May 30, 2024
Lake Oroville boat launches and recreation parks remain open and the water is still accessible by the public.

OROVILLE — Lake Oroville is down 40 feet from the start of the summer when the water level was at capacity thanks to a string of heavy winter storms.

The storms also boosted the snowpack, allowing for consistent and often substantial runoff into the lake. Earlier this year, the California Department of Water Resources, which oversees the lake as well as the Oroville Dam, began releasing water from the reservoir’s main spillway in an effort to keep up with the inflows.

The view of Lake Oroville from the top of the Oroville Dam in Butte County, California on Tuesday, Aug. 29, 2023. The 40-foot difference makes for a dramatic shift from what it was in May and June. (Jake Hutchison/Enterprise-Record) 

Because of this, the lake nearly reached its 900-foot capacity for the first time in years and for months following the storms. However, the slowing of the melt-off and the summer dryness have conspired to once again cut the water level. As of 4 p.m. Tuesday, the lake sits at an elevation of 856.95 feet.

DWR Spokesperson Raquel Borayo said the peak snowpack runoff occurred in late April, at which point the daily inflow average was roughly 27,000 cubic feet per second. This week inflows were recorded at between 2,000 and 3,000 cubic feet per second.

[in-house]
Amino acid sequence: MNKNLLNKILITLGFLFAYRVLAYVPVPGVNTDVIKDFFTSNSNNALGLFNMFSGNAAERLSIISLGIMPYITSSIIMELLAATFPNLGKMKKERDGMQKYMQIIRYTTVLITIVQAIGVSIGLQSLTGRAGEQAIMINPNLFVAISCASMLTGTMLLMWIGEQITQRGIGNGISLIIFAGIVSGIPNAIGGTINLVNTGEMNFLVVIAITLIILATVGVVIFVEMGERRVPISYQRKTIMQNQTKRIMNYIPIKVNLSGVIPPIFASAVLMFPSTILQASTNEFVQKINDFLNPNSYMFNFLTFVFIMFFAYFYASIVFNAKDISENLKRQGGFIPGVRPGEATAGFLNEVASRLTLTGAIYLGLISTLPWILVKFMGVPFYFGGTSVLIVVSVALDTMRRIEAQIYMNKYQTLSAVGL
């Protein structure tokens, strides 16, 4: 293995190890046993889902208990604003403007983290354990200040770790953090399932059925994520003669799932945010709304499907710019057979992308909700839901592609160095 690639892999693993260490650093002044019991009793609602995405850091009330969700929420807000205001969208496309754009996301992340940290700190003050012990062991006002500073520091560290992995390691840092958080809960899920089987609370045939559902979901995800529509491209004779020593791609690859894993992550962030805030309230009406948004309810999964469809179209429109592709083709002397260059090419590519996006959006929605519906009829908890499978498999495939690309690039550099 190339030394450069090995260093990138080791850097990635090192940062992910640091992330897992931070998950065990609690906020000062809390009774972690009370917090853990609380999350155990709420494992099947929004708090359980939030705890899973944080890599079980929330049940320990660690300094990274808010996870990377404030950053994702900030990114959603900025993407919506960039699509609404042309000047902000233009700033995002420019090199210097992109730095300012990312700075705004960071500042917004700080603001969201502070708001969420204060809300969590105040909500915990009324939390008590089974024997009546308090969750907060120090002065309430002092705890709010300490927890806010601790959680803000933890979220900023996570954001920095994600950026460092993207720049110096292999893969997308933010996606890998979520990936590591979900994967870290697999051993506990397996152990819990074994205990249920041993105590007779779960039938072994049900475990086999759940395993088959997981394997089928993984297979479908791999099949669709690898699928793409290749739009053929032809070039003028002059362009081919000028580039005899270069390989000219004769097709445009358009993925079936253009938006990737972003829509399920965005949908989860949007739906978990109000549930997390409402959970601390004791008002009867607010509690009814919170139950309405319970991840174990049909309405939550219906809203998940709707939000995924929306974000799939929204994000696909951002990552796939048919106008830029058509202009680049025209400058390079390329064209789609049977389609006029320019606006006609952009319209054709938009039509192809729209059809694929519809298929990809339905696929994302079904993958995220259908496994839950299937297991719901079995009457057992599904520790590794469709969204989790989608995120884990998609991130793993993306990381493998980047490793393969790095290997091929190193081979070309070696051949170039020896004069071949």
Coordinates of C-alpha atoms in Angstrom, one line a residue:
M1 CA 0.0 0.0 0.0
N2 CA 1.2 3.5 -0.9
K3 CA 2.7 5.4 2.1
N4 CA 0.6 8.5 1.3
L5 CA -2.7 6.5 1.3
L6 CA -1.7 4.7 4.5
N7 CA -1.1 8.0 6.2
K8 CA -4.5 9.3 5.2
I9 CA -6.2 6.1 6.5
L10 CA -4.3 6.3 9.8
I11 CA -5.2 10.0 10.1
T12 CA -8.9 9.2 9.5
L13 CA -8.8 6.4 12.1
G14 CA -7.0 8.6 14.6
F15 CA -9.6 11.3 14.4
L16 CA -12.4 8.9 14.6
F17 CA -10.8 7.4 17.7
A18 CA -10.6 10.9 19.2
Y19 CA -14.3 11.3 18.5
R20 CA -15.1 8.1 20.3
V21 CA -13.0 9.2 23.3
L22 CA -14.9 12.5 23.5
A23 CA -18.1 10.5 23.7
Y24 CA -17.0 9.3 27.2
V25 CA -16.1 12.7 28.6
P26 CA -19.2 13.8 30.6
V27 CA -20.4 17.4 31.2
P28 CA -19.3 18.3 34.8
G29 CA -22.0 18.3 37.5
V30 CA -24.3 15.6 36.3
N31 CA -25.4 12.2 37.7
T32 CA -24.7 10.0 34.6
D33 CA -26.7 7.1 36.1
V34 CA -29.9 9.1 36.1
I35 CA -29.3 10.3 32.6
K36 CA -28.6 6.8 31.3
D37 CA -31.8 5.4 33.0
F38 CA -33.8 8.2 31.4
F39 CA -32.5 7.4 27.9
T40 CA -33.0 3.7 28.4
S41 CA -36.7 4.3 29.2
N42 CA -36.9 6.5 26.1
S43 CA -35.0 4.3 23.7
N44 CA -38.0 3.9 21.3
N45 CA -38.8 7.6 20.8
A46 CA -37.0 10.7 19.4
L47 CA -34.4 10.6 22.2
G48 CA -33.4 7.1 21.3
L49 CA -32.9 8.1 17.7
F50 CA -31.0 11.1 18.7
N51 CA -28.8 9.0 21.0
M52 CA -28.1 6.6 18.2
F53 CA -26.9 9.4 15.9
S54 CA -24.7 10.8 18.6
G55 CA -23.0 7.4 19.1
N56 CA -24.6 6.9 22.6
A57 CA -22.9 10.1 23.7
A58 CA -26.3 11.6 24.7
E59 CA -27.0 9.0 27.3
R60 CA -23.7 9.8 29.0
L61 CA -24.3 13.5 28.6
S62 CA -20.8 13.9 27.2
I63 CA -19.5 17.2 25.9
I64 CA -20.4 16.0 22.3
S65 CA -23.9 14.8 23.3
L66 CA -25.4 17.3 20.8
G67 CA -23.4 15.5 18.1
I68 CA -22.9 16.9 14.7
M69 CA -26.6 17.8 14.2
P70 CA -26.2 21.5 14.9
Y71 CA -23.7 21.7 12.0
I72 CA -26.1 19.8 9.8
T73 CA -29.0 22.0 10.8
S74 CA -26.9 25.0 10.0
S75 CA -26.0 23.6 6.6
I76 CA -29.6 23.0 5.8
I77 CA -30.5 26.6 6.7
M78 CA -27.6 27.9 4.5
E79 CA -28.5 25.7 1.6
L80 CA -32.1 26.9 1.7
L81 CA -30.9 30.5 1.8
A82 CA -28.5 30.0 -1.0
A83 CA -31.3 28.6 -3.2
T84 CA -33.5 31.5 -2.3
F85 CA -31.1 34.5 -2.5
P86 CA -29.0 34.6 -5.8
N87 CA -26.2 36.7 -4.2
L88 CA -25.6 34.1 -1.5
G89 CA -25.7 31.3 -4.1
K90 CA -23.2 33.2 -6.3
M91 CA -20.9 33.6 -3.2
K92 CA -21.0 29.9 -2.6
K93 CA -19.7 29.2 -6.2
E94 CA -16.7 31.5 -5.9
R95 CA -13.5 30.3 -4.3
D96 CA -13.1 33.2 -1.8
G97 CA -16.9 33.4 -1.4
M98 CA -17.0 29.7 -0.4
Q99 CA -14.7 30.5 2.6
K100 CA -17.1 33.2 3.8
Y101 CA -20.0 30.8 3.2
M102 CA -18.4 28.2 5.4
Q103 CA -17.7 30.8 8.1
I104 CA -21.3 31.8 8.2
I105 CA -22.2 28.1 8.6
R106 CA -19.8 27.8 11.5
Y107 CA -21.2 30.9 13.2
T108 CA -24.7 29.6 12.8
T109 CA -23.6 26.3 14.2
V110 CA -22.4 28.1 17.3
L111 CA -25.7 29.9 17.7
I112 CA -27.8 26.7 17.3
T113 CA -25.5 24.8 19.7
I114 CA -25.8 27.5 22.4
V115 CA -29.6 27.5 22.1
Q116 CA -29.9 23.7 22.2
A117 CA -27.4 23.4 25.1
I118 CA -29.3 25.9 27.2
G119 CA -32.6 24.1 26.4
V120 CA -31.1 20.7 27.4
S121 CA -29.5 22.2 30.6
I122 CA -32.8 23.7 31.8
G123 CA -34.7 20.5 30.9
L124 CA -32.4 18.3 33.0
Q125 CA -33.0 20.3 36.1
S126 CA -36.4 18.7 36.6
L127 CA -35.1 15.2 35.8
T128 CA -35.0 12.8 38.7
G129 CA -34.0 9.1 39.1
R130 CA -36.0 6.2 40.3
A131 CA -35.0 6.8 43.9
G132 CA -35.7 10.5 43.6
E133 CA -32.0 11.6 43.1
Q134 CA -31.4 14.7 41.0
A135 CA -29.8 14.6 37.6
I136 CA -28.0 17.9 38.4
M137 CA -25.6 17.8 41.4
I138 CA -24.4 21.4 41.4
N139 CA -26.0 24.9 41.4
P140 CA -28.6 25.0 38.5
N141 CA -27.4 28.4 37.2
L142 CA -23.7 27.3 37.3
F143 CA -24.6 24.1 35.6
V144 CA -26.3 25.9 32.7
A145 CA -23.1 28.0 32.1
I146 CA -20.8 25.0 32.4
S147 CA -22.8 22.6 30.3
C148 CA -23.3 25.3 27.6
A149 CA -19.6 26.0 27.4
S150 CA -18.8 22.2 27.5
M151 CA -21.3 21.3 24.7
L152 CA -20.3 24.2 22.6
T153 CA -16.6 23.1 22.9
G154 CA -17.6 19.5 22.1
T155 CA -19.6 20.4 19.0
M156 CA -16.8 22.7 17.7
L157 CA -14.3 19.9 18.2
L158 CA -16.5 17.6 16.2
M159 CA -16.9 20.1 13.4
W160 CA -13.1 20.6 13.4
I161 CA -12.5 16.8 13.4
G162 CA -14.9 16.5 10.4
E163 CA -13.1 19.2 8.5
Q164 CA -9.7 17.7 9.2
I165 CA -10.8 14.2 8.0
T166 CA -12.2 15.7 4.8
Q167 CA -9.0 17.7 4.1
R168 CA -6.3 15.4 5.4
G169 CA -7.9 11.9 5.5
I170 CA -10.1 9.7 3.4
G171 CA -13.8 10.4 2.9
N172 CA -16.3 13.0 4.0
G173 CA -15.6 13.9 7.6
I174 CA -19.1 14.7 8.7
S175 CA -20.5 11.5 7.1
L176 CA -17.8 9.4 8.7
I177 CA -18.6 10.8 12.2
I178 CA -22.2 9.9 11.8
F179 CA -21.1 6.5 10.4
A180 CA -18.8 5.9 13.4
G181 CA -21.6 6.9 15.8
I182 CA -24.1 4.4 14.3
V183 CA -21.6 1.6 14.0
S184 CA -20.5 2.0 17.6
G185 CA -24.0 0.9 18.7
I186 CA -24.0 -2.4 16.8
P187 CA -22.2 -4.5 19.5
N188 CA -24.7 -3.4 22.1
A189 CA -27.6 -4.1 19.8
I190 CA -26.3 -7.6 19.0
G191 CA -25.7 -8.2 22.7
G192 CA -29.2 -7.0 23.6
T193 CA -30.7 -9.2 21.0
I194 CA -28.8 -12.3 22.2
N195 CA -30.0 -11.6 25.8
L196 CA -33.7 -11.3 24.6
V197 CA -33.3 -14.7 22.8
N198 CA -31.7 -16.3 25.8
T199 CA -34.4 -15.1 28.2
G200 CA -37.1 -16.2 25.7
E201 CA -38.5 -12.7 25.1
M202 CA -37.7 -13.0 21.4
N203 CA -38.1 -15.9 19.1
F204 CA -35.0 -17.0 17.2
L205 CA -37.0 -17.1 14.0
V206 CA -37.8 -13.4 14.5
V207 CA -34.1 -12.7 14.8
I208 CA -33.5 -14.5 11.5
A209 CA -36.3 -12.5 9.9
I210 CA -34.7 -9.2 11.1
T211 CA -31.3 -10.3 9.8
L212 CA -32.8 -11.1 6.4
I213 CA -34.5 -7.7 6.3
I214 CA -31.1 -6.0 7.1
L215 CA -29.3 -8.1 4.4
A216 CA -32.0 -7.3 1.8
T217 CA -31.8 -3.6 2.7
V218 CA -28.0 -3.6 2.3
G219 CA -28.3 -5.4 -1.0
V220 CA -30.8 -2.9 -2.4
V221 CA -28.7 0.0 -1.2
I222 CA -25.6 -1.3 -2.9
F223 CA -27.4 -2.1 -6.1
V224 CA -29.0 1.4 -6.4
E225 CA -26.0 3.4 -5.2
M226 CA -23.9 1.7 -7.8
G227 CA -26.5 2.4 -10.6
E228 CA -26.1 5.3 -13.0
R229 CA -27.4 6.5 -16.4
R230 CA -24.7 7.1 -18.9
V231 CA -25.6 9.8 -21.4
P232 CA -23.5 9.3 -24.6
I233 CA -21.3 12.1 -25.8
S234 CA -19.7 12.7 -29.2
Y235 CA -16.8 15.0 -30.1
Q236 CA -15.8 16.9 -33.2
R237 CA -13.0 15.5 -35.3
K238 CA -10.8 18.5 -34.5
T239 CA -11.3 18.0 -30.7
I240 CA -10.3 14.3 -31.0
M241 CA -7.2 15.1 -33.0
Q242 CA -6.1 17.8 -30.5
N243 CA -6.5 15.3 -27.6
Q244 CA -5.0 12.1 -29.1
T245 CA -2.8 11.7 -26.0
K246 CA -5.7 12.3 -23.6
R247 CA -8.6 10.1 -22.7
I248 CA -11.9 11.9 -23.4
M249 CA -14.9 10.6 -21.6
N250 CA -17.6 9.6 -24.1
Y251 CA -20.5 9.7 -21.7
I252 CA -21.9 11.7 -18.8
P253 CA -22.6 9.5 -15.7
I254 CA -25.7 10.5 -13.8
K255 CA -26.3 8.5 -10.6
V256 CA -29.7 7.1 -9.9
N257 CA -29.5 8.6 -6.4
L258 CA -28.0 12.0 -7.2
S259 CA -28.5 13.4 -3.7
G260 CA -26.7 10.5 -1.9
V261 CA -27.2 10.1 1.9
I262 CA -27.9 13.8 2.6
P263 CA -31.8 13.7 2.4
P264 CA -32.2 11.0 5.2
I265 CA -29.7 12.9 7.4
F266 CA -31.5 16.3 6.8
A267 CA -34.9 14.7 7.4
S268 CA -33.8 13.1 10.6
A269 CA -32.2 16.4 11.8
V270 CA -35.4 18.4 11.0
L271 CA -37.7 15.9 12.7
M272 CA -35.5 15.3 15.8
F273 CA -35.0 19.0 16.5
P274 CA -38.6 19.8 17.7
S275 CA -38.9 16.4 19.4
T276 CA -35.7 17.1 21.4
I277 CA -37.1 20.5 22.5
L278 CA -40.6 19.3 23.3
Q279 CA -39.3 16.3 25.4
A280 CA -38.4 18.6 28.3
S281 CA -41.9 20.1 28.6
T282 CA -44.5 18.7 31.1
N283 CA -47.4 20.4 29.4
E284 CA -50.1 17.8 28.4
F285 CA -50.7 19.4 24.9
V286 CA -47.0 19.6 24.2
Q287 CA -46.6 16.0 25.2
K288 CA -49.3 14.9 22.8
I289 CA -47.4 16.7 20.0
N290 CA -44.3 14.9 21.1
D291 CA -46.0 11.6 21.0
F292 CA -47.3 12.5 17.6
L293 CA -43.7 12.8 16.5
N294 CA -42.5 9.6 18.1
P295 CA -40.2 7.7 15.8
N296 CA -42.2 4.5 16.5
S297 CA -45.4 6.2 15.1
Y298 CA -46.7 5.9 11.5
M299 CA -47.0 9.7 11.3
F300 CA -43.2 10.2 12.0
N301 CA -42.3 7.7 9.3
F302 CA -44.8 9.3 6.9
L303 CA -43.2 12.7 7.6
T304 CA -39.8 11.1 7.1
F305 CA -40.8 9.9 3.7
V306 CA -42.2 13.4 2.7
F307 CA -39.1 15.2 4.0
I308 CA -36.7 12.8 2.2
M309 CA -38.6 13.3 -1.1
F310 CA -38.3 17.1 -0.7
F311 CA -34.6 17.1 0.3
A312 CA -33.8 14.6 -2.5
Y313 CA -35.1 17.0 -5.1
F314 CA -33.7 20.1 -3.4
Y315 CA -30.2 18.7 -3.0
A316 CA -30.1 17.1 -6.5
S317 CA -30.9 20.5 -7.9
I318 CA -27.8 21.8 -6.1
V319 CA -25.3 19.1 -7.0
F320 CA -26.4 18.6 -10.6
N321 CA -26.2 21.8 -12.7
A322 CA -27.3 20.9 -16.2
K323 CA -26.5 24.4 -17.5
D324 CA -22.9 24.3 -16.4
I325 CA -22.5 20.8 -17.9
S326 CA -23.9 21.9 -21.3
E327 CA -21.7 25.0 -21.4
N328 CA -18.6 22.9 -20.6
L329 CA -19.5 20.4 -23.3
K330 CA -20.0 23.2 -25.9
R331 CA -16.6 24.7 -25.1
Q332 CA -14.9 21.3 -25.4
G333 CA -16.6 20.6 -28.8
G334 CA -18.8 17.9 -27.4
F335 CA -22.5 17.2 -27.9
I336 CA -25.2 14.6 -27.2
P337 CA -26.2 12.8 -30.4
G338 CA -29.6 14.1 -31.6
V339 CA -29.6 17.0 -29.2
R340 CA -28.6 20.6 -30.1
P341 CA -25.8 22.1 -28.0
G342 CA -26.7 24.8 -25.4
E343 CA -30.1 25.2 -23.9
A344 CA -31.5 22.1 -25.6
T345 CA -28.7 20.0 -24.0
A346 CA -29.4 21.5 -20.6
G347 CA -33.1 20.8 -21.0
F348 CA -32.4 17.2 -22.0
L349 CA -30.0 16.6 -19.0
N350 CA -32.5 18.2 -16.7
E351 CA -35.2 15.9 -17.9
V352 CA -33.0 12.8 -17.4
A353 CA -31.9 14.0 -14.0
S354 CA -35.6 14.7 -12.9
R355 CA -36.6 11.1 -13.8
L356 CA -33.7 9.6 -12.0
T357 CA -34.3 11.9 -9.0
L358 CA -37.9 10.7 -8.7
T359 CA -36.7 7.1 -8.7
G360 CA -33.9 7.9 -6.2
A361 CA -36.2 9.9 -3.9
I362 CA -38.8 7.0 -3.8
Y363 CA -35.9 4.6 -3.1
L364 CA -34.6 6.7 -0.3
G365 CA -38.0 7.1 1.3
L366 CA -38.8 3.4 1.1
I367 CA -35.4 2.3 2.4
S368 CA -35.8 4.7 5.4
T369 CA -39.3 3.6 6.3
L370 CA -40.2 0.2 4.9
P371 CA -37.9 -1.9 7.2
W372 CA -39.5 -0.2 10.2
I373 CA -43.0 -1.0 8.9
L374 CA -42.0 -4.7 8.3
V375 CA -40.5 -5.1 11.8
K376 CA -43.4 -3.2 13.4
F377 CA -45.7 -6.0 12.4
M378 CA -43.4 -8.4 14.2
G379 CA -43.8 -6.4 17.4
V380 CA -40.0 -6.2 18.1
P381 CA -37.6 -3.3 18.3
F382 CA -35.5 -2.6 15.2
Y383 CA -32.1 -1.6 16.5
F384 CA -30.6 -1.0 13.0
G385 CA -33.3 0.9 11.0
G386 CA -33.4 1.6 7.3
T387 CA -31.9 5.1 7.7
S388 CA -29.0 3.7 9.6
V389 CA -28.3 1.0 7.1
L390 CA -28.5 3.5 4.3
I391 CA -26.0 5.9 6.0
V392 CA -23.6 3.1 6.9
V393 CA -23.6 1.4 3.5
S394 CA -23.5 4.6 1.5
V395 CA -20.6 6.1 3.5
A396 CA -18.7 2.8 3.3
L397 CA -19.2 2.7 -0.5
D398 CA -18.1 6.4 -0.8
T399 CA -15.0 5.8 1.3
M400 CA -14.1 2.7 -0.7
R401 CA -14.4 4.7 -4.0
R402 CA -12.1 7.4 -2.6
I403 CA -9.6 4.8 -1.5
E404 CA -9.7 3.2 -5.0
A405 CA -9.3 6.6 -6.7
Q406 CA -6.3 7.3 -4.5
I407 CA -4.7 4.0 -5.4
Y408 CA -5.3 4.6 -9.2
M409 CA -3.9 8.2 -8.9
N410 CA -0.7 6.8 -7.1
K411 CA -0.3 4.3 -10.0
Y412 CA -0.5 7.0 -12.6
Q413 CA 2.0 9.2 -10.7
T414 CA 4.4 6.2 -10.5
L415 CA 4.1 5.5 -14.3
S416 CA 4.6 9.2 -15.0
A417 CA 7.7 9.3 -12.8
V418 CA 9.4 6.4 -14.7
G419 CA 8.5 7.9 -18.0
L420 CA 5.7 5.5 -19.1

While winter is still in the distance, Borrayo said DWR is prepping for the possibility of another wet winter.

“Starting in the fall, DWR’s Water Operations division will begin to adjust reservoir lake levels in accordance with the U.S. Army Corps of Engineers Water Control Manual,” Borrayo said. “This is done each year in preparation for the winter season regardless of long-range forecasts to provide flood control protection to downstream communities and retain additional space in the lake for increased runoff from fall and winter storms. Additionally, DWR’s Water Operations division also monitors forecasts closely to predict incoming storm impacts and determine whether to release additional water to account for higher estimated inflows.”

The Nelson Bar boat launch runs much further into Lake Oroville on Tuesday, Aug. 29, 2023 outside of Paradise, California. (Jake Hutchison/Enterprise-Record) 

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Borrayo said it’s still too early to know for sure what the coming winter will bring.

“Climate predications are leaning more strongly towards an El Niño event this upcoming winter, but it is still too early to tell what that may mean for precipitation this winter,” Borrayo said. “DWR is watching climate developments closely to prepare the state for either wet or dry conditions.”

While the current summer heat has been broken up somewhat with mild storms, the rainfall hasn’t been enough to make a dent in the quickly lowering water level. The current outflow from the reservoir is roughly 7,400 cfs, Borrayo said.

Despite the changing conditions, the lake is still considerably fuller than in previous years. On this day in 2022, the lake was only at 708.79 feet which was preceded by 631 feet in 2021.

Lake Oroville boat launches and recreation parks remain open and the water is still accessible by the public.

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